How To Avoid Hearing A Customer’s “No, I’m Just Looking” Ever Again

Bob Phibbs
By |

Were you ever picked by a teacher to come up in front of class when you weren’t prepared to speak?

It felt like hell, I bet.

There’s an area of your retail store shoppers will avoid: the first eight feet after your doors. Some call it the decompression zone, some call it the threshold area—it should be called The Hell Zone.

Shoppers don't want to go in the Hell Zone

They might remember a past experience where an aggressive employee pounced on them wanting to shake their hand. Or they might remember another employee asking them a question when all they wanted to do was get their bearings.  They had to blurt out a No just to get rid of the pesky employee.

Employees don’t want to go in the Hell Zone either

They’ve asked a stranger in their most helpful way, Can I help you? and those darn shoppers always answer No! or No, I’m just looking! After weeks of this rejection, your employee gives up trying, says nothing, and retreats to the counter to text a friend.

Because shoppers answer these greetings over and over with a negative, employees feel dehumanized. That negativity and lack of connection also opens the door to rudeness. Customers turn their back and walk away; they talk on the phone at the register; they haggle over prices or make unrealistic demands.

It’s hell too because owners and managers see this happening time and time again but don’t know what to do to change it.  Until now…

Discover: How to create your best retail sales strategy with this comprehensive primer

Use these steps to avoid, “No, I’m just looking.”

Wait at least 10 seconds, but no more than 15 to greet a shopper

This gives them time to settle. Fifteen seconds may sound like a really short amount of time, but it isn’t. Use a timer and walk through your store. In most cases, you can reach the back of your store within 15 seconds. I think you’ll find your sweet spot will be around 10 seconds.

By greeting your shoppers within 10-15 seconds, you achieve several goals:

  1. It trains employees to always have their eyes up to see who’s coming in.
  2. It makes them wait and not pounce, and it helps provide a welcoming atmosphere.
  3. And as a bonus, it also helps prevent shoplifting.

Grab a prop during those 15 seconds 

This has to be something large enough to be noticed by a customer like a book, a box, or a sample. This creates the appearance that the employee is interrupting something else to notice the shopper, rather than swooping down on them like a hawk on a mouse.  

Approach the shopper walking at a 45-degree angle

Ten seconds have passed, you're holding the prop and look busy. This approach angle will allow you to give your greeting and then move past them without blocking them.

Greet them as you go by with "Good morning. Feel free to look around, and I’ll be right back" or simply say "Good morning".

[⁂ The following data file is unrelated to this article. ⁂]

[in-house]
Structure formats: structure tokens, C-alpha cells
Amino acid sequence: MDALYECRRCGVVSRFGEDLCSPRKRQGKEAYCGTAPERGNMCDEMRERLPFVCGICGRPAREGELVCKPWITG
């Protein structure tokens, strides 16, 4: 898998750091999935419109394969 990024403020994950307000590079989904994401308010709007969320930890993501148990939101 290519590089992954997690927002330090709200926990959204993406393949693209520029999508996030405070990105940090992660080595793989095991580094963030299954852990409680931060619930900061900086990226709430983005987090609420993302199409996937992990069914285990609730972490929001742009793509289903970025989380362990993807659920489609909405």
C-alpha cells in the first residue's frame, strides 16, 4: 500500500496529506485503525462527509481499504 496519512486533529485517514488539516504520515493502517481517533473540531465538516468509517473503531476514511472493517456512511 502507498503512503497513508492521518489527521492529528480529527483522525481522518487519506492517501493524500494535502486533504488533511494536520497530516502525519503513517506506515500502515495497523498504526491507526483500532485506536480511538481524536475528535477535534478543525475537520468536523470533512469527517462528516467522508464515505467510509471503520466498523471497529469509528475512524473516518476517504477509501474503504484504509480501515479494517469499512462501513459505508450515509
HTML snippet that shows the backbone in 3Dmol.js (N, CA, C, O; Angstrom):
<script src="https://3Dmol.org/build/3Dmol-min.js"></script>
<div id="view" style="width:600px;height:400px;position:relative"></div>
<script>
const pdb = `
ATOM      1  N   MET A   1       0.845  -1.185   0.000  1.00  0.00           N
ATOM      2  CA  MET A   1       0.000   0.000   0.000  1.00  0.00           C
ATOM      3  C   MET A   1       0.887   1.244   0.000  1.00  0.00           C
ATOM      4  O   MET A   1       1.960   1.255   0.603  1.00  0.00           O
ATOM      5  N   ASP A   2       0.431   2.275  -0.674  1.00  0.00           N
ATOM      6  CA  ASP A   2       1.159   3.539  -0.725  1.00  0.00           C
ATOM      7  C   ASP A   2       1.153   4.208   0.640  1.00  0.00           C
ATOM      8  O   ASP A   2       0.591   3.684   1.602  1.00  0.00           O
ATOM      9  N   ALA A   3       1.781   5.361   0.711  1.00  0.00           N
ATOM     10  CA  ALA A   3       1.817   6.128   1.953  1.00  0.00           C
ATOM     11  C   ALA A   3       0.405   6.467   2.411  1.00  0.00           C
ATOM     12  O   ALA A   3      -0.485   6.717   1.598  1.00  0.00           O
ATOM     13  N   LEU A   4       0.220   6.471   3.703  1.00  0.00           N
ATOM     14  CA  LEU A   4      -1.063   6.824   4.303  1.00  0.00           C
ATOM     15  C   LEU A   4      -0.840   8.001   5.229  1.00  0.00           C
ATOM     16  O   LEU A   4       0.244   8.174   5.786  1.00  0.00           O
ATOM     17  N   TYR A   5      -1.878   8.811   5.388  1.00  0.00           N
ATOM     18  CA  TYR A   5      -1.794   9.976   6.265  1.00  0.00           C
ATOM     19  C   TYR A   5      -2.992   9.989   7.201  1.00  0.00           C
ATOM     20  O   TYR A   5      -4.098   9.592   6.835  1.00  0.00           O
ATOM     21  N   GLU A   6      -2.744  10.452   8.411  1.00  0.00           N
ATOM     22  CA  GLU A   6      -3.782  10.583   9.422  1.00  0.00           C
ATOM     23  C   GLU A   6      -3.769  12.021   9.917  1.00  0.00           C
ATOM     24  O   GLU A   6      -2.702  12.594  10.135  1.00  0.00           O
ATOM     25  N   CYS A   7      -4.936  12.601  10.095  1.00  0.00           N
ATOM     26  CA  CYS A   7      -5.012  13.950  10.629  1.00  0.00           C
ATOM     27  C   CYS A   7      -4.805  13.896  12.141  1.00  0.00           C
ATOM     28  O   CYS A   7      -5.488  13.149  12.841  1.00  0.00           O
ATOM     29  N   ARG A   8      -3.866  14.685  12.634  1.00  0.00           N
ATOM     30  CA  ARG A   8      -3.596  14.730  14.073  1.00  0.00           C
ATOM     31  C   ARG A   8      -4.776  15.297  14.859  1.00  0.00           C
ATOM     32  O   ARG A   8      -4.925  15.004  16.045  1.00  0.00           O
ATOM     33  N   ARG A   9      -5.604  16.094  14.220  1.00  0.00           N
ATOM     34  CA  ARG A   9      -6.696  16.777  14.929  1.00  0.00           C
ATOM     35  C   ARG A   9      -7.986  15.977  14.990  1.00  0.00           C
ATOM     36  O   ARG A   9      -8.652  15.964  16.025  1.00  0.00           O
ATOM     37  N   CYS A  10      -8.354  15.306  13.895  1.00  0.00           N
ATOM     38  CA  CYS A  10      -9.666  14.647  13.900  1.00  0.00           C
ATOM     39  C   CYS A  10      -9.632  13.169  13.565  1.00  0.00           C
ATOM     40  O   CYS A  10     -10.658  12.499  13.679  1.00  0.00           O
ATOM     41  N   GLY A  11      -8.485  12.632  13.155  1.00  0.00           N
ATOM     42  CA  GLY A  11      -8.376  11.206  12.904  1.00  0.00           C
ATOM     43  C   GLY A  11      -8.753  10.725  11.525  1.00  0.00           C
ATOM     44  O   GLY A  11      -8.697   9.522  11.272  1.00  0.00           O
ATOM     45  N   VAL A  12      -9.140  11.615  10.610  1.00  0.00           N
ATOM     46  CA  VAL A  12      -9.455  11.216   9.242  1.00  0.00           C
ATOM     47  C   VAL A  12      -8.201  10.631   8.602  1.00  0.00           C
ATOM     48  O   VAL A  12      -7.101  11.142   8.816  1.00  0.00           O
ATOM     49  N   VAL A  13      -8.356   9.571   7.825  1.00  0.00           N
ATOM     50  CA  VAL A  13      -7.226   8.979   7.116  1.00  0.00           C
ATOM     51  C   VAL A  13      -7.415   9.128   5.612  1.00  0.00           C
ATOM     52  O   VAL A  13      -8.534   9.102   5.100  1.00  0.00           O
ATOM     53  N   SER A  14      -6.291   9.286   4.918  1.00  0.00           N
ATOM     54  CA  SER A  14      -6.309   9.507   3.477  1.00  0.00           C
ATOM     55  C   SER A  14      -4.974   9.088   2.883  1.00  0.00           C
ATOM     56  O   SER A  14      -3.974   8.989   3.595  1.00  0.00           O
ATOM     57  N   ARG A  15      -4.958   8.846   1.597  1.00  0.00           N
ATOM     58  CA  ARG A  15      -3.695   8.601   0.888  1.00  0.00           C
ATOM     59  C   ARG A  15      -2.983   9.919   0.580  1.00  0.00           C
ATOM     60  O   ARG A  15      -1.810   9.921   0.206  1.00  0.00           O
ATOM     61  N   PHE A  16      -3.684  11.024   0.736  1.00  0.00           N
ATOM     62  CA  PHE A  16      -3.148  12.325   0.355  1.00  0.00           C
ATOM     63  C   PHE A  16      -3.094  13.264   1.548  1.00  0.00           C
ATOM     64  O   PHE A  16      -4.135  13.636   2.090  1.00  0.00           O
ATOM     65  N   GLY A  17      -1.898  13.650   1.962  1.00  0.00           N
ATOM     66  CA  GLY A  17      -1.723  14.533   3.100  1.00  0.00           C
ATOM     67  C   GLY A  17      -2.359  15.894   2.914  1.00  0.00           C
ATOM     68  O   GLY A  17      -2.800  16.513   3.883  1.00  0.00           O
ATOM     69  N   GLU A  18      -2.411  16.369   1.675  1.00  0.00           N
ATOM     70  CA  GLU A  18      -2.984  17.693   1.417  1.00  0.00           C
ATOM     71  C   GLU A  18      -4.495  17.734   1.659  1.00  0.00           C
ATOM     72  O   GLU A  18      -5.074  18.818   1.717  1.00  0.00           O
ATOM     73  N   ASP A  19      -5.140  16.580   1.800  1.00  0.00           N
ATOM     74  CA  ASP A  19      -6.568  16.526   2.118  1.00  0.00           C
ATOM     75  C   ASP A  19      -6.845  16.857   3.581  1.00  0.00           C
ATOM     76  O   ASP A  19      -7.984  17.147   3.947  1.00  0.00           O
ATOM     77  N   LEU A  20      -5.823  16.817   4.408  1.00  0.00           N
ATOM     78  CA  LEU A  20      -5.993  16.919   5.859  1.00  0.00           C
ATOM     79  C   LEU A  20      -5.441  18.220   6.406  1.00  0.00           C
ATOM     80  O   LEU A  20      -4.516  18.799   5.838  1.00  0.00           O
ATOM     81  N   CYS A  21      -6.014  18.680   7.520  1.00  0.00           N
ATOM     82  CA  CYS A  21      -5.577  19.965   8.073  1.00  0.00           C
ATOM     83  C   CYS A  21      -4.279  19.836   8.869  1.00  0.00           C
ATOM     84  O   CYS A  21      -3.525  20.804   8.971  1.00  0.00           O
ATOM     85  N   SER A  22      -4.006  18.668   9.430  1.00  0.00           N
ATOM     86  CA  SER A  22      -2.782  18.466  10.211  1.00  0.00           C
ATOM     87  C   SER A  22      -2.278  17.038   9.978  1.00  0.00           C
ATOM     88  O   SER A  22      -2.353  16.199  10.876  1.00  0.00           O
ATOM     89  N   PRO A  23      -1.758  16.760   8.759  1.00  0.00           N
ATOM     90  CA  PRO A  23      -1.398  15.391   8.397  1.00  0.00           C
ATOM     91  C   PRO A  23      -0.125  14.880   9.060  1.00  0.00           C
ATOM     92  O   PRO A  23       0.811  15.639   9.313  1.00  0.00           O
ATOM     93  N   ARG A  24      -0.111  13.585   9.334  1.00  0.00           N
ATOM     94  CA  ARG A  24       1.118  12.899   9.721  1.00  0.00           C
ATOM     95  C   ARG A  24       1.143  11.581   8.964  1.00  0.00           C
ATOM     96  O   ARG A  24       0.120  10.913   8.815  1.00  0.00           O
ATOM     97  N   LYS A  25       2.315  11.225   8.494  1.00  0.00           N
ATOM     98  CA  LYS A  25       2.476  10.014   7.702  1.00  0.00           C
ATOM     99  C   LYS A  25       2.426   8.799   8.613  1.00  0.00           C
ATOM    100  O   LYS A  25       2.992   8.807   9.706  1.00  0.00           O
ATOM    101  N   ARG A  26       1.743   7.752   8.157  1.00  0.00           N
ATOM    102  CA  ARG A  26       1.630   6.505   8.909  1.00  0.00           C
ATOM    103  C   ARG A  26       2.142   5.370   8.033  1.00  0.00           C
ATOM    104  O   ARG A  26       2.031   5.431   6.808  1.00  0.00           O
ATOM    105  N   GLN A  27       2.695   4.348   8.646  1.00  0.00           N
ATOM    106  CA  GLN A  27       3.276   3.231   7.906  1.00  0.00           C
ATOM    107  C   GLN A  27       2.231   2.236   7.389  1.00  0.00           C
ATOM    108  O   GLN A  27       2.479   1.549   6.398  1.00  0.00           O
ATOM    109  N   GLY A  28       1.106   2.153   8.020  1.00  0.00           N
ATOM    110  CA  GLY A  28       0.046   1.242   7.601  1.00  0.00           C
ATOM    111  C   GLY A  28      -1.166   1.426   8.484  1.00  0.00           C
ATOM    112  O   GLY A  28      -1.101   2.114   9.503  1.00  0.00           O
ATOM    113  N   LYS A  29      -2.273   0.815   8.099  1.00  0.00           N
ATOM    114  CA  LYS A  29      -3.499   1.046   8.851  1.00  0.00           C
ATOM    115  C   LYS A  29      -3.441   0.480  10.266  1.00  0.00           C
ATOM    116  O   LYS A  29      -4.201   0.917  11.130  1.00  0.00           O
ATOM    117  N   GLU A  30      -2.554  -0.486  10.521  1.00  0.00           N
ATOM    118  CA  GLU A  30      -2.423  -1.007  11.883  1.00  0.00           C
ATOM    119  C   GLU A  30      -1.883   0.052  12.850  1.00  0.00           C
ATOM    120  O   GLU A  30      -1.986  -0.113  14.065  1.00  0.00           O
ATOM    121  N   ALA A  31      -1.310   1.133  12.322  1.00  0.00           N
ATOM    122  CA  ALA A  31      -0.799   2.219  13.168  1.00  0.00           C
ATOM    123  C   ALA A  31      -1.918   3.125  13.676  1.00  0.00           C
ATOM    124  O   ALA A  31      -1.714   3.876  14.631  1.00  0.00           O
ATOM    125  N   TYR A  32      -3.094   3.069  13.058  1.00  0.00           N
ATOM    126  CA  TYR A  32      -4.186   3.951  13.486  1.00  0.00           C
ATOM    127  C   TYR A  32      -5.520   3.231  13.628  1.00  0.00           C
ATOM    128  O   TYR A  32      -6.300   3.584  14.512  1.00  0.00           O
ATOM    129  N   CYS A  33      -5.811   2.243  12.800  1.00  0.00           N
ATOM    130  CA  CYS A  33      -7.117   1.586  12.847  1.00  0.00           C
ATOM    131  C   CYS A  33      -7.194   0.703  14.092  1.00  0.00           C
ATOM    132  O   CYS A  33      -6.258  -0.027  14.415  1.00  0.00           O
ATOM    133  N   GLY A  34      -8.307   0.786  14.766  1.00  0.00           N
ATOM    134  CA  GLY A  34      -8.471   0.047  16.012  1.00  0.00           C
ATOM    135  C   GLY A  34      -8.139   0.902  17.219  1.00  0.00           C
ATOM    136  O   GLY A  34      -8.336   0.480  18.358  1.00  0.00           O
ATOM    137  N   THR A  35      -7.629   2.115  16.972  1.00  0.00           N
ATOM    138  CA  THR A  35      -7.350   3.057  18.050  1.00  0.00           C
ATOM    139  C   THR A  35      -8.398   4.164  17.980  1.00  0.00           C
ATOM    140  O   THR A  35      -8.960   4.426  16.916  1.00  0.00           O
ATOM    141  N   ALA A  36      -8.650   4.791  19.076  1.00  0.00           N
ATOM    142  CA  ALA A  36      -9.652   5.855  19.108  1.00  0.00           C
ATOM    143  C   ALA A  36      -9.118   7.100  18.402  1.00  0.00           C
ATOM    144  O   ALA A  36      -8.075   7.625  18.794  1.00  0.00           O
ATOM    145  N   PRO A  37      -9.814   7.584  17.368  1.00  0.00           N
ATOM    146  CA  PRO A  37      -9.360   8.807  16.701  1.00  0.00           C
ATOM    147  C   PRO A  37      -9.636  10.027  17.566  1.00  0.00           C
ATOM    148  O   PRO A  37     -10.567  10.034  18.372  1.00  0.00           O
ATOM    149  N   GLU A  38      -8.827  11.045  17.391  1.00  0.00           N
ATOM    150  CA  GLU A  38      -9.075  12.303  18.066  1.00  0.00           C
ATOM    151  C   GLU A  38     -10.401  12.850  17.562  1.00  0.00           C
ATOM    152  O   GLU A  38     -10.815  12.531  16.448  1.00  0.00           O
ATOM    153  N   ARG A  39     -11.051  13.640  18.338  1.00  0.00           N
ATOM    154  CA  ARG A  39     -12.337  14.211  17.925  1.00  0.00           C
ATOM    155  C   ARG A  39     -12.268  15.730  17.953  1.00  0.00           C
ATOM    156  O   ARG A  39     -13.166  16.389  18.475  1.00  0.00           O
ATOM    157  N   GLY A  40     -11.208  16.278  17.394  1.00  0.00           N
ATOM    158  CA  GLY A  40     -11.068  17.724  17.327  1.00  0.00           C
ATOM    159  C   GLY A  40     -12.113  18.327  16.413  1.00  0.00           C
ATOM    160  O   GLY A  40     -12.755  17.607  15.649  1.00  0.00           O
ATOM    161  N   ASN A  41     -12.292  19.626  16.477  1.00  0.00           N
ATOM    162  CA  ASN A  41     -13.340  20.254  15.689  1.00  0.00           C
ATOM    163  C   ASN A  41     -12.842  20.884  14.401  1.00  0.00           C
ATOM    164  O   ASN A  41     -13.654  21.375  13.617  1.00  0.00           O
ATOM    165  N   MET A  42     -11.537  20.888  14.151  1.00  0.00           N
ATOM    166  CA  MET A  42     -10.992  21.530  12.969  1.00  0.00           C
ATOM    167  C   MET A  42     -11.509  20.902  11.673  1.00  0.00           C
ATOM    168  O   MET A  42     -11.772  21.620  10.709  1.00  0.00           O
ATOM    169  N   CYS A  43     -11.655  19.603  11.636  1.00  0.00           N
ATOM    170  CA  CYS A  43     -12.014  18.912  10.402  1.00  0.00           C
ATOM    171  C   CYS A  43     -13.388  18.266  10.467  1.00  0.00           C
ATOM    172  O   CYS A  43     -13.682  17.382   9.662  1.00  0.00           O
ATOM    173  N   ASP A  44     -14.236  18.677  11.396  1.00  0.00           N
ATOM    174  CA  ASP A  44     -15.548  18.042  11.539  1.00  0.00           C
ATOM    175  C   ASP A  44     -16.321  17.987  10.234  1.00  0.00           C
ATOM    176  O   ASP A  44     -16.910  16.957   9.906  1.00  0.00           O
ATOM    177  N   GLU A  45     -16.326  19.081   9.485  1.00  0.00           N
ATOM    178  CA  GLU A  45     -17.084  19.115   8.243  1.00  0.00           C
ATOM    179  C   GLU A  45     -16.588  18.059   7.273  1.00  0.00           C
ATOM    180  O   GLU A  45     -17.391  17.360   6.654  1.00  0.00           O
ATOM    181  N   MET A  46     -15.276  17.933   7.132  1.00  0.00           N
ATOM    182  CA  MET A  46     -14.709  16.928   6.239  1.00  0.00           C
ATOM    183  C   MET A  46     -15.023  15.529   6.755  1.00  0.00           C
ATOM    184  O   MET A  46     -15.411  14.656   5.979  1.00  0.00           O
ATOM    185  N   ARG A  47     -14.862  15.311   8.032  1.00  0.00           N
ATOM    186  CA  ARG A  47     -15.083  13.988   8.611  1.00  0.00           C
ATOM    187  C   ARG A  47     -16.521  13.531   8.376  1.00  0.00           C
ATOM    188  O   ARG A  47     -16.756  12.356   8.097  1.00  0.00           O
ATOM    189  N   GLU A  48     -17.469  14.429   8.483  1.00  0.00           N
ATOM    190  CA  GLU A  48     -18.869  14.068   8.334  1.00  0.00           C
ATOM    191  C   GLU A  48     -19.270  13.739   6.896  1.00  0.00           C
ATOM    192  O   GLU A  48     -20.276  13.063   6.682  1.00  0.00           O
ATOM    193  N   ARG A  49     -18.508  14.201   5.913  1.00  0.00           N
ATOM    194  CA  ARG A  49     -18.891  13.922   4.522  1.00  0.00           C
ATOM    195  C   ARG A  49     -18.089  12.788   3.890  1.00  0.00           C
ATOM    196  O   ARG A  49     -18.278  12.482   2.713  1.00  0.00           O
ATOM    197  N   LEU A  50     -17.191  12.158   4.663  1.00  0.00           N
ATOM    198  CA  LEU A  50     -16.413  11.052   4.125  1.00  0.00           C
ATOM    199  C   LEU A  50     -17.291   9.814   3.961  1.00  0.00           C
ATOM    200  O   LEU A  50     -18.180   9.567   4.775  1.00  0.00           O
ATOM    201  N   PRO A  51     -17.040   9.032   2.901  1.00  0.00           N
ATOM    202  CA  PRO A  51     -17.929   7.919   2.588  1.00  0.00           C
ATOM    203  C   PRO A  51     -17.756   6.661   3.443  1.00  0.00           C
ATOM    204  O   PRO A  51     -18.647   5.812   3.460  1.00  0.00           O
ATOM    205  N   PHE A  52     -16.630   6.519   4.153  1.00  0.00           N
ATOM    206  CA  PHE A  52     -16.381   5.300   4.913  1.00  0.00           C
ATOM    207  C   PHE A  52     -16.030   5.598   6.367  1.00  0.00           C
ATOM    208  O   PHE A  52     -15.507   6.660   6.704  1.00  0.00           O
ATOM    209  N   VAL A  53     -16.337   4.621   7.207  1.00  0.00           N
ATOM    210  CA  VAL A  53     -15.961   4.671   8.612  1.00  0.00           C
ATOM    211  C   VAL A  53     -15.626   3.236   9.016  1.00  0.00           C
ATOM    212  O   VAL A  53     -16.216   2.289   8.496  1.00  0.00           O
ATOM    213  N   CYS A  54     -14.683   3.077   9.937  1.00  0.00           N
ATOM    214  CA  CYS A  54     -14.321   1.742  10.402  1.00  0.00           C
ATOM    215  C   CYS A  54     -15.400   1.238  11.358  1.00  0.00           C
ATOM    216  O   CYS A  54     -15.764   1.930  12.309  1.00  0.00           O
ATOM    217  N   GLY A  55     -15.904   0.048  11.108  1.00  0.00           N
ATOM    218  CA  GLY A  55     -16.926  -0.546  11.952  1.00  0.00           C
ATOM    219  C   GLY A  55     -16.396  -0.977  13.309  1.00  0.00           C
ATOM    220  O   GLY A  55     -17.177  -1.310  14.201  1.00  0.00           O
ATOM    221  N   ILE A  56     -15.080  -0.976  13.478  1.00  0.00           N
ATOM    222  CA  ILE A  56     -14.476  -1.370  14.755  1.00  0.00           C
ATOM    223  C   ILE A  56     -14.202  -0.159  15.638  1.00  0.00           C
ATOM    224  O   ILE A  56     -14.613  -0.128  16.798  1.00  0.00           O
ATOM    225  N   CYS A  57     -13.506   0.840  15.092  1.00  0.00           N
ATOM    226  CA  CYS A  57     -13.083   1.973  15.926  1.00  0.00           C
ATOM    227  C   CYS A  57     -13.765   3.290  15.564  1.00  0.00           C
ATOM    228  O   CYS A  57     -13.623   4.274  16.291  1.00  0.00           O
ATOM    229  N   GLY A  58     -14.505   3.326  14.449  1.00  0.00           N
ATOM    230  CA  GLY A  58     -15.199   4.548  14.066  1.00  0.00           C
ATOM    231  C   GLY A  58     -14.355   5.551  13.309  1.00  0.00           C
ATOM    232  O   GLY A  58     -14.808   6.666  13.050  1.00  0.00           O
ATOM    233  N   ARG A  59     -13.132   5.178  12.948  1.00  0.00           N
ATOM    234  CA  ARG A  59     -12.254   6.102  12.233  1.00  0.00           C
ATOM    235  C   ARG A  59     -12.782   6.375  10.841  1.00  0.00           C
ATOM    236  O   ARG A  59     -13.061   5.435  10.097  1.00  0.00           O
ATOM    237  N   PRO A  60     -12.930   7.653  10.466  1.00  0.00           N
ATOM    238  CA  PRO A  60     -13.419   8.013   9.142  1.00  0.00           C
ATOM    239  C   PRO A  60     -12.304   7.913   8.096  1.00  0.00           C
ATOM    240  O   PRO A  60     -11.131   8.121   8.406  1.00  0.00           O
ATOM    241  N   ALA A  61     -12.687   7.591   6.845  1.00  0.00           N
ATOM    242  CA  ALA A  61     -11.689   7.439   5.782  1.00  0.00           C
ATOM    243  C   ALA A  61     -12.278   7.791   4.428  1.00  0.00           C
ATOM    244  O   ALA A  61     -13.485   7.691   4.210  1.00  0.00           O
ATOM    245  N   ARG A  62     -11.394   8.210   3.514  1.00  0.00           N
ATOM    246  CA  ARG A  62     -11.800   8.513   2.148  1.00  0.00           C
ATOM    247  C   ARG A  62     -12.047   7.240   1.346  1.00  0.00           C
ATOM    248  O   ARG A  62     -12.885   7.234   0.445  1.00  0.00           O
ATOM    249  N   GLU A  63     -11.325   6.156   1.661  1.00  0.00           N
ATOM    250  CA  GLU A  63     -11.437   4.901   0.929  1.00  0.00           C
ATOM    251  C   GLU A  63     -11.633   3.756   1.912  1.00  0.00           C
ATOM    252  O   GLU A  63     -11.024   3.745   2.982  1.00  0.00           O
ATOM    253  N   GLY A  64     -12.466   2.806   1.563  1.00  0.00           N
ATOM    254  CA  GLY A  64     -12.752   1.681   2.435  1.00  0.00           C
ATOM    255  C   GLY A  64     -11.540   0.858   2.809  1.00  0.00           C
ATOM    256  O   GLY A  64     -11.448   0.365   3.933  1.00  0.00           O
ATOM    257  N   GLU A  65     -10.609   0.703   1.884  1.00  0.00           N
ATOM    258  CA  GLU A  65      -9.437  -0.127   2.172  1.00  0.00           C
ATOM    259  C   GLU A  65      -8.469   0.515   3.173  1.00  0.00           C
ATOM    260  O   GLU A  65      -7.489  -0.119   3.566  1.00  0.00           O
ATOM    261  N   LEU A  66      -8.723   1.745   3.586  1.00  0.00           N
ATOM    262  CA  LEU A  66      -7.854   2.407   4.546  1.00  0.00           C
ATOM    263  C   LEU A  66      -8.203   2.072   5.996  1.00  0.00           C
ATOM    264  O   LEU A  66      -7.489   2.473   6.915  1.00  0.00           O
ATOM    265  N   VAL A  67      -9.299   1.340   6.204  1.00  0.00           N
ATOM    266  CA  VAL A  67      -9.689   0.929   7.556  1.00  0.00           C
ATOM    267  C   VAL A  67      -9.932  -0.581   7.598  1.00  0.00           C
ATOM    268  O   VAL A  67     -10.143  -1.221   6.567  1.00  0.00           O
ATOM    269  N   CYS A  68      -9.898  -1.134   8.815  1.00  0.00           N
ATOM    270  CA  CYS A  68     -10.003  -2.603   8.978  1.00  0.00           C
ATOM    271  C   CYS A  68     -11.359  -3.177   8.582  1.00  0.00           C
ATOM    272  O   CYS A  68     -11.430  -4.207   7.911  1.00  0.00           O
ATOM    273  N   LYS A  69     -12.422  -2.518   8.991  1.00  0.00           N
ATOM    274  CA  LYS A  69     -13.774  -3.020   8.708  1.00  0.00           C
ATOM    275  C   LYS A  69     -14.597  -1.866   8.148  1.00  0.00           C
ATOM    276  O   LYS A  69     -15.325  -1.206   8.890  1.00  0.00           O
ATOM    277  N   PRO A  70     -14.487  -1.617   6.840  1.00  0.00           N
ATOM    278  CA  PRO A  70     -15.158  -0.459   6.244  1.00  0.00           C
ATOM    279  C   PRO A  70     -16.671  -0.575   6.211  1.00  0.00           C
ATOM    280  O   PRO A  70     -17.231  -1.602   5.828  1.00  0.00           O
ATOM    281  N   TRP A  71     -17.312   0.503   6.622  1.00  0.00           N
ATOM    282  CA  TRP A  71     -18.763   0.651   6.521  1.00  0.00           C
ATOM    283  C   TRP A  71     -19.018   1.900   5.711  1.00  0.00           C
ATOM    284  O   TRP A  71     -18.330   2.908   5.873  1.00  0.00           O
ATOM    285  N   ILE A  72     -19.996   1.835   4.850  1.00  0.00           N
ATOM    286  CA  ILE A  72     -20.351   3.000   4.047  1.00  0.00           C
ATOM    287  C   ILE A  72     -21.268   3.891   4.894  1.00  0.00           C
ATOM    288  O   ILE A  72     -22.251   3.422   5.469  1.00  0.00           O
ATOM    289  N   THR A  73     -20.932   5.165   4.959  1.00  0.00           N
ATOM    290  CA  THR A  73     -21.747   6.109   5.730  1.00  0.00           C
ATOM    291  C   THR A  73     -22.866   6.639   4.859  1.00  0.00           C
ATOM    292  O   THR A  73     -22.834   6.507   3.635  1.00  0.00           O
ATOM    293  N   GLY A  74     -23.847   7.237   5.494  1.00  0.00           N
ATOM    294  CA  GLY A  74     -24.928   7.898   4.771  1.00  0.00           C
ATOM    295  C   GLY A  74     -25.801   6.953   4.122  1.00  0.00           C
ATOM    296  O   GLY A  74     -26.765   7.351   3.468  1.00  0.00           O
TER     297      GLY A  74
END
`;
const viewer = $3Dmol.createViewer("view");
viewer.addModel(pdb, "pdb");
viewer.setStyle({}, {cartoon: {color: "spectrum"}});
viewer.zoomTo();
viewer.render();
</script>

By not asking a question such as "How are you?"or "Can I help you find anything?" the customer is not obliged to have to respond at all, though many will with a simple thank you.

Most shoppers will appreciate having the time and space to look around.  If they really need something, they’ll feel comfortable enough to stop the employee and ask them.  

This retail sales training technique of greeting with a prop puts the customer at ease, gives the employee a reason not to linger, and dissolves The Hell Zone.

Also see, 10 Non-Negotiables Customers Expect When Visiting A Retail Store 

With the right approach, "I'm just looking" turns into "Thank you!"

Let’s say you are an employee at an electronics store.  As a person walks in, you pick up a Bose headphones box and head towards them within 15 seconds.  

Approaching the customer at a 45° angle, you move past them with your prop, pausing to meet their eyes and say, “Good morning, feel free to look around, and I’ll be right back.” If you do this correctly and with the right intent, the customer always says “Thank you.”

Skeptical? Try it right now and you’ll be surprised. If they don’t thank you, consider that you may have approached at about a 90° angle which blocks their path, or you might have lingered too long when you said the comment, or you didn’t look them in the eyes.

Now you don’t need to do this when you are slammed on a busy Saturday afternoon or during the holidays, but for those times when no one else is in the store, it is perfect.

It lets the shopper off the hook and lets them relax, gain their bearings, and look at all you have to offer.

Remove the Hell Zone by making your greeting more human, more timely, more engaging, and ultimately... your selling will be more profitable.

Take my free 5-part email course to learn how your retail store can outsell any online retailer. You can get started with your first lesson by entering your name and email address below ...

 

Subscribe to our newsletter


More blogs on this: